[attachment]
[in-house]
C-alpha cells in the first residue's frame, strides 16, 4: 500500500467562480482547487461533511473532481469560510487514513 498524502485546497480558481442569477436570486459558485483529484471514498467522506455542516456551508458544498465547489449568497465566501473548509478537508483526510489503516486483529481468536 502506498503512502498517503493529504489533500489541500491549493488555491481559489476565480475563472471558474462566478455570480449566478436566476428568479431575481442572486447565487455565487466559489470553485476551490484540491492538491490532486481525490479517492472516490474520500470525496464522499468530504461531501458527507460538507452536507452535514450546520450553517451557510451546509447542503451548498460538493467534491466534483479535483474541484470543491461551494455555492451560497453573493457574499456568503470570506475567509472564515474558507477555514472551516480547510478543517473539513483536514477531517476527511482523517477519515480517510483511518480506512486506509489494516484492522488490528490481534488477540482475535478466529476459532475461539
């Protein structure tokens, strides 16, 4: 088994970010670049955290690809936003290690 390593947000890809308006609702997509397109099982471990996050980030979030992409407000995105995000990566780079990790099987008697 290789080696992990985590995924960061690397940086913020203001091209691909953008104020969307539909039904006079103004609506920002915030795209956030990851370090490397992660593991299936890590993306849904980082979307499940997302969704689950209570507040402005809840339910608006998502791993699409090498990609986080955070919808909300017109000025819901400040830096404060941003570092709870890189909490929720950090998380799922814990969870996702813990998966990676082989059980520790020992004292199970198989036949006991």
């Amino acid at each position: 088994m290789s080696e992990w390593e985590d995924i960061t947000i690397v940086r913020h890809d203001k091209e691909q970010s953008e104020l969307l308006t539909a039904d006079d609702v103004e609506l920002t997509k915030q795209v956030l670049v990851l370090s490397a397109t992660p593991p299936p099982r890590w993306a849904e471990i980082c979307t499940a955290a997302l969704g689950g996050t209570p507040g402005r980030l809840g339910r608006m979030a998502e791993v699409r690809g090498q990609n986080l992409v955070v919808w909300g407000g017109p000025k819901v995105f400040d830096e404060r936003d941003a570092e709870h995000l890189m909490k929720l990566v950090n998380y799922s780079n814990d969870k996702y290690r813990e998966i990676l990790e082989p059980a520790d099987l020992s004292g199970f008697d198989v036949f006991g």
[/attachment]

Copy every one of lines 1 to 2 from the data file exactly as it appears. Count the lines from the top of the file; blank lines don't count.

[in-house]
C-alpha cells in the first residue's frame, strides 16, 4: 500500500467562480482547487461533511473532481469560510487514513 498524502485546497480558481442569477436570486459558485483529484471514498467522506455542516456551508458544498465547489449568497465566501473548509478537508483526510489503516486483529481468536 502506498503512502498517503493529504489533500489541500491549493488555491481559489476565480475563472471558474462566478455570480449566478436566476428568479431575481442572486447565487455565487466559489470553485476551490484540491492538491490532486481525490479517492472516490474520500470525496464522499468530504461531501458527507460538507452536507452535514450546520450553517451557510451546509447542503451548498460538493467534491466534483479535483474541484470543491461551494455555492451560497453573493457574499456568503470570506475567509472564515474558507477555514472551516480547510478543517473539513483536514477531517476527511482523517477519515480517510483511518480506512486506509489494516484492522488490528490481534488477540482475535478466529476459532475461539